During the year 2020, characterized by the deepest—albeit brief—peacetime recession on record, most creditor countries continued to run current account surpluses and most debtor countries current account deficits. Beyond the depth of the recession, two important shocks affected current account balances: the plummeting price of oil and the collapse in international travel. As a consequence, exporters of oil and tourism services generally experienced deteriorations in their current account balances, with importers of those services on the other side of the ledger.
Holding everything else constant, a decline in GDP tends to boost the size of creditor and debtor positions as a share of GDP. Creditor and debtor positions also change for two additional reasons: (1) new net lending or borrowing that economies undertake during the year (for which the current account balance is generally a good proxy, and (2) fluctuations in asset prices (such as exchange rates, stock prices, and interest rates) which change the value of outstanding claims and liabilities.
The most salient feature of asset price developments in 2020 was the run-up in global stock prices (14 percent between end-2019 and end-2020, according to the global Morgan Stanley Capital International stock market index) and especially prices of U.S. stocks (19 percent for the MSCI middle and large cap index). Rising global stock prices improve the net external positions of countries that are “long” in equity instruments (portfolio equity investment as well as FDI, if the latter is measured at market prices). Good examples are countries with very large sovereign wealth funds: for instance, Norway, whose net holdings of equity instruments overseas exceeded $800 billion in 2019 (over 200 percent of GDP) saw those net holdings rise by a further $140 billion in 2020, providing a further substantial boost to its net IIP. The same goes for the Gulf states such as Kuwait and the United Arab Emirates. Correspondingly, the net position of countries that are “short” equity instruments would worsen. This point is clearly illustrated by Figure 1, which shows for countries with GDP above $300 billion how changes in creditor and debtor positions in 2020 relate to the previous year’s net equity position.
While current account imbalances have declined during the past decade, creditor and debtor positions globally have continued to expand, reflecting the fact that large creditor countries (such as Germany and Japan) continued to run sizable current account surpluses while large debtor countries (like the United States) have continued to run current account deficits. Figure 2 provides a visual summary of the evolution of creditor and debtor positions for the main countries and regions over the past decade. The U.S. is by far the largest net debtor in absolute terms—it accounts for well over half of global net debtor positions as of end-2020. Other debtor regions include some European advanced economies (a group including France, Greece, Italy, Portugal, and Spain) as well as emerging market regions, such as emerging Asia (excluding China), Latin America, and emerging Europe (excluding Russia).
The main creditors are a group of European advanced economies, including Germany, the Netherlands, Norway, and Switzerland among others; large oil exporters (Middle East and Russia); Japan; other advanced Asian economies (Hong Kong, Korea, Macao, Singapore, and Taiwan), and China. While the overall size of creditor and debtor positions has been expanded throughout the past decade, the increase in 2020 is particularly large. This was due to three factors noted earlier: the decline in global GDP, current account imbalances, and the sizable valuation gains experienced by countries with large net equity holdings overseas (which include major oil exporters, advanced European creditor countries, and Asian advanced economies), with corresponding valuation losses for debtor countries experiencing a rapid runup in domestic equity prices, like the United States.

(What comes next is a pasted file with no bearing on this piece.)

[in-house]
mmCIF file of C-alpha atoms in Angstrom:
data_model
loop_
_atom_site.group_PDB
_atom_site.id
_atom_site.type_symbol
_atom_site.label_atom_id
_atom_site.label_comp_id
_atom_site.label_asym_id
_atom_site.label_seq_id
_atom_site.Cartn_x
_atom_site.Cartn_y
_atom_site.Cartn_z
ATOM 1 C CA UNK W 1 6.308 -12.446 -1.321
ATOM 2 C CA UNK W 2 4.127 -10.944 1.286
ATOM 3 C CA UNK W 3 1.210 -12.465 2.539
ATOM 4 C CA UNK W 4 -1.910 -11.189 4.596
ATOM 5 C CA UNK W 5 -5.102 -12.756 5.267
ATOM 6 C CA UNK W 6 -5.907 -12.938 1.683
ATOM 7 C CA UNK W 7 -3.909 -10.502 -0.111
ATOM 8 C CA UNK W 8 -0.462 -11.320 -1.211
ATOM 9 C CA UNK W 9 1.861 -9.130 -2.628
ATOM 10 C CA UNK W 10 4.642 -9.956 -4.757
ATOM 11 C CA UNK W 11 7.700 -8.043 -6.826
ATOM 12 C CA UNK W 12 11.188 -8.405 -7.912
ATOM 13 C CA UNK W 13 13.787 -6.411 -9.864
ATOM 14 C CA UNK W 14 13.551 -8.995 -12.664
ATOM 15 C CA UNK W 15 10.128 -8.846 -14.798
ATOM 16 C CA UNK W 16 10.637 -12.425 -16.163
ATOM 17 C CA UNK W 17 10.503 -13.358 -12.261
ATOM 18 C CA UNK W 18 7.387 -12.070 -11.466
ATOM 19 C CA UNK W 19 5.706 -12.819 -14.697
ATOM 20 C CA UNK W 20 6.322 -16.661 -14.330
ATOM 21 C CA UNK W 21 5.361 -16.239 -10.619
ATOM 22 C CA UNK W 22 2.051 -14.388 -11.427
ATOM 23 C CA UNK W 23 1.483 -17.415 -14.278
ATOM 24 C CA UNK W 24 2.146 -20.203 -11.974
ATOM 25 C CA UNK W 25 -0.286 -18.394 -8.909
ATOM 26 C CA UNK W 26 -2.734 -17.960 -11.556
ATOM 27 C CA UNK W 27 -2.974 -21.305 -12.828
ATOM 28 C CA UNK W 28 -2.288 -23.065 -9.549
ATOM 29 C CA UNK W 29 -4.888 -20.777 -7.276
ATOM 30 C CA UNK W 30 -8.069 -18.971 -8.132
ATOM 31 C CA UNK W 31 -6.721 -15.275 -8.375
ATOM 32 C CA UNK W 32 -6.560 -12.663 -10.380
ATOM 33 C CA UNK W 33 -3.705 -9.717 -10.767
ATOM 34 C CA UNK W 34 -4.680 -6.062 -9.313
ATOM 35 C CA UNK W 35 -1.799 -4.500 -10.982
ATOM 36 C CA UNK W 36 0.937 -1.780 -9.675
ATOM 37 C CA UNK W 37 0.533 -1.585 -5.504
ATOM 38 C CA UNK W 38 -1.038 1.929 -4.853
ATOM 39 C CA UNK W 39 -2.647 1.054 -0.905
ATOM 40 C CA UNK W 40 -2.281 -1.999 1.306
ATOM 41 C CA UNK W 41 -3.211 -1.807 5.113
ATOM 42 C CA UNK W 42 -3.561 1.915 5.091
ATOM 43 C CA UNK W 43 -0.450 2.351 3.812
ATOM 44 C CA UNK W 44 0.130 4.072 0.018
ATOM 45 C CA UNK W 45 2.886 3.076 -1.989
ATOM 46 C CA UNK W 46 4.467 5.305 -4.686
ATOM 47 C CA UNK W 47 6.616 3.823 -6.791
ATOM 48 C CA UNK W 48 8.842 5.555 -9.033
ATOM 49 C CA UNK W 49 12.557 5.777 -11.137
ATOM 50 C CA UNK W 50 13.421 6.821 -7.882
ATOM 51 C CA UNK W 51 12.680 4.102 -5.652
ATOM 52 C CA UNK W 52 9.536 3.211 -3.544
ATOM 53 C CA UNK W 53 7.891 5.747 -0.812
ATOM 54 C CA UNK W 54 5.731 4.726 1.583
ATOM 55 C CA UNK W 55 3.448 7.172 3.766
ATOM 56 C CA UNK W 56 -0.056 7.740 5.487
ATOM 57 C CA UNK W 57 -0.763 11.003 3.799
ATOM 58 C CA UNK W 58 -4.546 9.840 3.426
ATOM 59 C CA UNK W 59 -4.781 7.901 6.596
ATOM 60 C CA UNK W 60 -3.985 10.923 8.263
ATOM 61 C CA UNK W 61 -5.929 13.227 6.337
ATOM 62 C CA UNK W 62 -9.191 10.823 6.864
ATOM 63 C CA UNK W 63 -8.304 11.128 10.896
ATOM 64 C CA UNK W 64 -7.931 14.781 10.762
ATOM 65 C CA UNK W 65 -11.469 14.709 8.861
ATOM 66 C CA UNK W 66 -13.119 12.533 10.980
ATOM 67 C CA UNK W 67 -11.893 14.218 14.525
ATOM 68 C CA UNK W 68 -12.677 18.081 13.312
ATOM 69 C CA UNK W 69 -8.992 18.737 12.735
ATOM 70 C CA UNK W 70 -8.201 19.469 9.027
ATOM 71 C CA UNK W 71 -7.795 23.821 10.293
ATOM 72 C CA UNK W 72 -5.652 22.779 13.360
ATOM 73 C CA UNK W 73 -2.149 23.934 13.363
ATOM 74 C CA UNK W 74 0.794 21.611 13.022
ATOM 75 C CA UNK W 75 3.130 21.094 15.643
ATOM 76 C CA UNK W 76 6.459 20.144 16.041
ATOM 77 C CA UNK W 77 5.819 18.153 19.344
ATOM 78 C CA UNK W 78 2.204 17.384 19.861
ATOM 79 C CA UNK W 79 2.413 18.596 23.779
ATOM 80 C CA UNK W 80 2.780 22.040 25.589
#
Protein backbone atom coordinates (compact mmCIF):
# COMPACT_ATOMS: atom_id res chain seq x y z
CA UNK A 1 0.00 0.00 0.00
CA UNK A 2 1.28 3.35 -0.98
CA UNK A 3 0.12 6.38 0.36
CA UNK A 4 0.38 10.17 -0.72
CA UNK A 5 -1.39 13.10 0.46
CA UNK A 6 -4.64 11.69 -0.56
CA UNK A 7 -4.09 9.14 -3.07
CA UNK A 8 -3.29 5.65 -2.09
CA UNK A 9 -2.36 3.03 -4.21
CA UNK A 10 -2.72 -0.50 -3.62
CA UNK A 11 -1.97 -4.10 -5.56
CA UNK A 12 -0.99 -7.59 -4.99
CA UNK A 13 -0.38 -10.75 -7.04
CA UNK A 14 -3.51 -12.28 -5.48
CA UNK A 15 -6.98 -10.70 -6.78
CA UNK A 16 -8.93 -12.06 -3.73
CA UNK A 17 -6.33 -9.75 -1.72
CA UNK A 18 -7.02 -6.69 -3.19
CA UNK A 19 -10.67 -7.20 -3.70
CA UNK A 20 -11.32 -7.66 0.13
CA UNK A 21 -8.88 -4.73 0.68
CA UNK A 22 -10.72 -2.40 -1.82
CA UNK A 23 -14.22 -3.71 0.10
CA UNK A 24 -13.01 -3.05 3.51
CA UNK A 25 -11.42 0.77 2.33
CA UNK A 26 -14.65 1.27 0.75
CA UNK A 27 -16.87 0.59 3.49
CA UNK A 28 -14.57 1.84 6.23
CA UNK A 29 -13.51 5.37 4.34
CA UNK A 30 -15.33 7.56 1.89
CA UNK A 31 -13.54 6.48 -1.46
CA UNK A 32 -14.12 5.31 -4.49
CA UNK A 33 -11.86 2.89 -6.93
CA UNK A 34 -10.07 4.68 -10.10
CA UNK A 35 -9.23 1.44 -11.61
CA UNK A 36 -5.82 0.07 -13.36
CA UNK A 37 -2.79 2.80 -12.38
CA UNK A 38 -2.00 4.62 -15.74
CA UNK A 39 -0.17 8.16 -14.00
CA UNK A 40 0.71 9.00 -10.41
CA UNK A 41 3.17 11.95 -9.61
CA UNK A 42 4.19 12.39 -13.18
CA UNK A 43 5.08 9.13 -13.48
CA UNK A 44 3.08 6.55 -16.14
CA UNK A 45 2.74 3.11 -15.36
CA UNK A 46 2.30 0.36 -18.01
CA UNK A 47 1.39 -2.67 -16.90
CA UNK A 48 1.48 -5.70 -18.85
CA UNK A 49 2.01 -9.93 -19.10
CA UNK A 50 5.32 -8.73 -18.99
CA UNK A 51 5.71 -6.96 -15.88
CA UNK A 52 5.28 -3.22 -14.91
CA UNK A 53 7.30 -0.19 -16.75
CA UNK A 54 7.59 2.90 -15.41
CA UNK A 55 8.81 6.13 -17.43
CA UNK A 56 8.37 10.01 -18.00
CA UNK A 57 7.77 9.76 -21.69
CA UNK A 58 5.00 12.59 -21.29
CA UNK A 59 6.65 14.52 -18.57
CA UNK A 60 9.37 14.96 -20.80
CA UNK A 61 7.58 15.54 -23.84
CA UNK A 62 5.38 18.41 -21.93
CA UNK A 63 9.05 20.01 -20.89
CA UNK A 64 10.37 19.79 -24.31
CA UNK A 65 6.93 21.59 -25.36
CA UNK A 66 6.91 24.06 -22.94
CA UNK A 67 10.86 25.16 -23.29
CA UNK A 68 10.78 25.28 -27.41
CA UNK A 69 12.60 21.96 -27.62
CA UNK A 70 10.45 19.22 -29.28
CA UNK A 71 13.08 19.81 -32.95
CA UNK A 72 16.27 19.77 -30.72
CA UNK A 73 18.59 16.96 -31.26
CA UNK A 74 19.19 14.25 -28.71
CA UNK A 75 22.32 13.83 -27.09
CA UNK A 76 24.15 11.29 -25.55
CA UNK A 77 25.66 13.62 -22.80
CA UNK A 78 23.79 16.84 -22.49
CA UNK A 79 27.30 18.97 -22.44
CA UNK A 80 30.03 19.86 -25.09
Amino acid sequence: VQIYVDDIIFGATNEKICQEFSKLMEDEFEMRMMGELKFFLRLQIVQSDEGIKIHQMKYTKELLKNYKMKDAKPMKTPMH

Countries with missing 2020 data are predominantly in Africa and the Middle East, as well as small offshore centers and Pacific islands. The largest are Oman and Venezuela.
 The market value of external assets and liabilities is also affected by changes in interest rates and exchange rates.
 Rising domestic stock price valuations imply an increase in the value of domestic financial wealth—the deterioration of the net external position only reflects the fact that some of the gains accrue to nonresidents holding domestic stocks.
 For the U.S., a country where the net position in equity instruments was close to balance at end-2019, the much stronger rise in domestic stock prices relative to stock prices elsewhere has led to a sizable worsening of the U.S. external position, as documented in Milesi Ferretti, 2021.
Lane, Philip R. and Gian Maria Milesi-Ferretti, 2001, “The External Wealth of Nations: Measures of Foreign Assets and Liabilities for Industrial and Developing Countries“, Journal of International Economics 55 (2), 263-294.
Lane, Philip R. and Gian Maria Milesi-Ferretti, 2007, “The External Wealth of Nations Mark II: Revised and Extended Estimates of foreign Assets and Liabilities, 1970-2004“, Journal of International Economics 73 (2), 223-250.
Lane, Philip R. and Gian Maria Milesi-Ferretti, 2018, “The External Wealth of Nations Revisited: International Financial Integration in the Aftermath of the Global Financial Crisis,” IMF Economic Review 66, 189-222.